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Swiggy clocks 1 million orders in April


Bengaluru: Online food ordering platform Swiggy says it clocked 1 million orders in April, a milestone it achieved for the first time since it started operations in 2012. This may also be the highest for any food delivery venture in India.

With 5,500 restaurants in its network, Swiggy got an average of 35,500 orders per day in April, a growth of 25% over the previous month.

The Bengaluru based company said its tech-based delivery algorithm, live tracking of orders and 4,200 delivery boys had helped the company grow its orders. Growth, it said, has picked up since January “We don’t do heavy discounting and have organically grown our user base. Our repeat rates are massive – a repeat customer on an average orders five times a month,” said Nandan Reddy, co-founder of Swiggy. He said the company is operationally profitable in Delhi/ NCR, Mumbai and Bengaluru, three of the eight cities it operates in. Swiggy’s mobile app has been downloaded 1 million times, and the company sees almost 70% of its orders come from the app.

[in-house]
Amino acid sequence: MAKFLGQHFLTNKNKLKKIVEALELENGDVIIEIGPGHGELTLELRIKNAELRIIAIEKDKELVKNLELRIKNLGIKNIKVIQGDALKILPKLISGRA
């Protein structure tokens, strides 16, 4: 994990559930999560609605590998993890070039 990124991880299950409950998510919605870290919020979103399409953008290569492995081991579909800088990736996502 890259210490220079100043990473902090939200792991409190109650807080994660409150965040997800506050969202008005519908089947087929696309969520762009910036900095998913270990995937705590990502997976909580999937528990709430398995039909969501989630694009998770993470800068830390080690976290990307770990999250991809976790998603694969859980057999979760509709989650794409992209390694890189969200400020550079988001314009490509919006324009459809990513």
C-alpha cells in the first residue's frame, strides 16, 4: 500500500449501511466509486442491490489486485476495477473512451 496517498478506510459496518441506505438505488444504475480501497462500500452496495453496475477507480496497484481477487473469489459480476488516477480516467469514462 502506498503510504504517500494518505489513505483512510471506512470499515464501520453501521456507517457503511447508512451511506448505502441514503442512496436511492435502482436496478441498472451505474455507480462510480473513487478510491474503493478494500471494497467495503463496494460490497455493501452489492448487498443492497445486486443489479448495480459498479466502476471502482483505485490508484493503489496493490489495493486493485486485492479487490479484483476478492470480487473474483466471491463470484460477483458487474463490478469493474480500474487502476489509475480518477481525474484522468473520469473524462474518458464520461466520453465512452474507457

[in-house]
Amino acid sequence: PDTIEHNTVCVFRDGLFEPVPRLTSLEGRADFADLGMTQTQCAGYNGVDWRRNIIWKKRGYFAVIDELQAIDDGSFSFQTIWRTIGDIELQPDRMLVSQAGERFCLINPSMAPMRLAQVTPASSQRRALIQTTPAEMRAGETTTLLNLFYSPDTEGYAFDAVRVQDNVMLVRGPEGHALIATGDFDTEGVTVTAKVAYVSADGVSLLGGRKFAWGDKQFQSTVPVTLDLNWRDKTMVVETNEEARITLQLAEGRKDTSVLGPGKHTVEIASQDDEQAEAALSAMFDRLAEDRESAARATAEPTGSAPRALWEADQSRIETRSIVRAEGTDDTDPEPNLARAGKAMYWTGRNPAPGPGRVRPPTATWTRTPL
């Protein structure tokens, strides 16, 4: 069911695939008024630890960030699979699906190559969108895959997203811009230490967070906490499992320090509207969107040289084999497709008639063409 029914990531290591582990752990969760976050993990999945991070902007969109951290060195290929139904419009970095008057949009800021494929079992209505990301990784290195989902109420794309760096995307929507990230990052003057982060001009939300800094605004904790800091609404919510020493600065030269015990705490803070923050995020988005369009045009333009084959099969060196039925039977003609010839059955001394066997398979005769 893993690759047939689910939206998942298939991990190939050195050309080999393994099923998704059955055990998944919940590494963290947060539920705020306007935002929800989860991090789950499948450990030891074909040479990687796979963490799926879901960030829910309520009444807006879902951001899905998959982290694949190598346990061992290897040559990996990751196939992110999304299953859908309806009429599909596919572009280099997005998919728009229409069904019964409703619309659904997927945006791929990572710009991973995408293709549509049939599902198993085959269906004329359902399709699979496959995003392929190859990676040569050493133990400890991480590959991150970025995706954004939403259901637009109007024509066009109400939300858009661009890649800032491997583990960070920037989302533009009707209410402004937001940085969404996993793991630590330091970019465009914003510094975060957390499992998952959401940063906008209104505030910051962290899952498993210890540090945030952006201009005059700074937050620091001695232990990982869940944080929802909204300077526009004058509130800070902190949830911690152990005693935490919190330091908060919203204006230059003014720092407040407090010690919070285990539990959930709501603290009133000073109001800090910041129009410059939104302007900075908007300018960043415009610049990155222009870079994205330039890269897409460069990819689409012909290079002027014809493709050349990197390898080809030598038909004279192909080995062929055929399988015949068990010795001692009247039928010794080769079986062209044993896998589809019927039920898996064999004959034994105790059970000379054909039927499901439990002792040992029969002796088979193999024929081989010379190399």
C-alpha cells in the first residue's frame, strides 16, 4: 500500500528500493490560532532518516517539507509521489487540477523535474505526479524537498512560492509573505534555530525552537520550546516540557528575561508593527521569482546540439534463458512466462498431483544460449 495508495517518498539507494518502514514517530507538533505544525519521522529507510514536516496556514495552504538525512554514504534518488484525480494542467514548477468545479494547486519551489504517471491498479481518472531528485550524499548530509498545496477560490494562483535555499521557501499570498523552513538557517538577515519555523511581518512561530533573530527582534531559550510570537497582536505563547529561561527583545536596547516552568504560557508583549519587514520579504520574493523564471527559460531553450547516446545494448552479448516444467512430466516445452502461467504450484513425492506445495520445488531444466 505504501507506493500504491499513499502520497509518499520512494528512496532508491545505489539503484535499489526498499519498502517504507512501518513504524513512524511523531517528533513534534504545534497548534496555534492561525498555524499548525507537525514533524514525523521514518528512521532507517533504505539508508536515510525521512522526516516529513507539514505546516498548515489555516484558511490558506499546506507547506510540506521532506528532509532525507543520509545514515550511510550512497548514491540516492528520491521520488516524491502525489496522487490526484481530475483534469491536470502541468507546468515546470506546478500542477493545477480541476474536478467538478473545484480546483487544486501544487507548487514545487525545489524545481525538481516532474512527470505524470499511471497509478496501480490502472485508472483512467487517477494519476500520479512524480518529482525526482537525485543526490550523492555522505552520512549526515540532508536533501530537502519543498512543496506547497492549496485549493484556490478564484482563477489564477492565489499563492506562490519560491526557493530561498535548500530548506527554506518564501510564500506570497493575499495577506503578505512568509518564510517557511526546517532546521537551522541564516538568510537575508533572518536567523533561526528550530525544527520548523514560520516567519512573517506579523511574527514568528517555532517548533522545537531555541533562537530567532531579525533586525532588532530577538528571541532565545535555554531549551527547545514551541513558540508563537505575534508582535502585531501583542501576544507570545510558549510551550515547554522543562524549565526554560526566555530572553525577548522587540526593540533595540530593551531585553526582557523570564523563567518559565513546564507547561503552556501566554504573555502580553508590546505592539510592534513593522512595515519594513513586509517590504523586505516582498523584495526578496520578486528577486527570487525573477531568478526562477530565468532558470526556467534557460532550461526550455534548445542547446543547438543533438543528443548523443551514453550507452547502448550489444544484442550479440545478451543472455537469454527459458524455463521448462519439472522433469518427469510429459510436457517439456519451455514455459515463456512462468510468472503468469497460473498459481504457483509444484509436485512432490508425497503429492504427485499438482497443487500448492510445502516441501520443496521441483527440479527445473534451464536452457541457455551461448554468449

Swiggy was founded by IIT and BITS-Pilani alumni Reddy, Sriharsha Majety and Rahul Jaimini. In January, it raised $35 million in a third round of funding – from existing and new investors including SAIF Partners, Norwest Venture Partners and Accel Partners – a time when com-petitors like Tiny Owl, Zomato and Foodpanda, were laying off people.

In November 2015, TinyOwl shut operations in 4 cities and laid off 112 employees. This was just a month after it had laid off 200 employees. That month also saw food ordering platform Dazo shut operations, after failing to raise a follow-on round of funding. Zomato, which started as a restaurant listing venture and which entered food delivery much later, dismissed around 300 employees a few months ago.

Reddy said Swiggy tried to differentiate itself by not focussing on discounts. It is also one of the few players that charges a delivery fee. “We are not just going after ram-pant growth,” he said. Ash Lilani of venture cap-ital firm Saama Capital said startups in the food tech sector are now moving away from customer acquisition and focussing on unit economics.

“In India, startups were taking no charge for delivery and offering cashback, the focus was on customer acquisition. That is where most startups stumbled. People also underestimated the challenge of launching in new cities. Operations cost for food delivery was different in different areas,” Lilani said.

Reddy said Swiggy is well capitalized for now and is aiming to get to operational profitability in its eight cities over next three quarters.

Source: TOI
(Photo: articles.economictimes.indiatimes.com)

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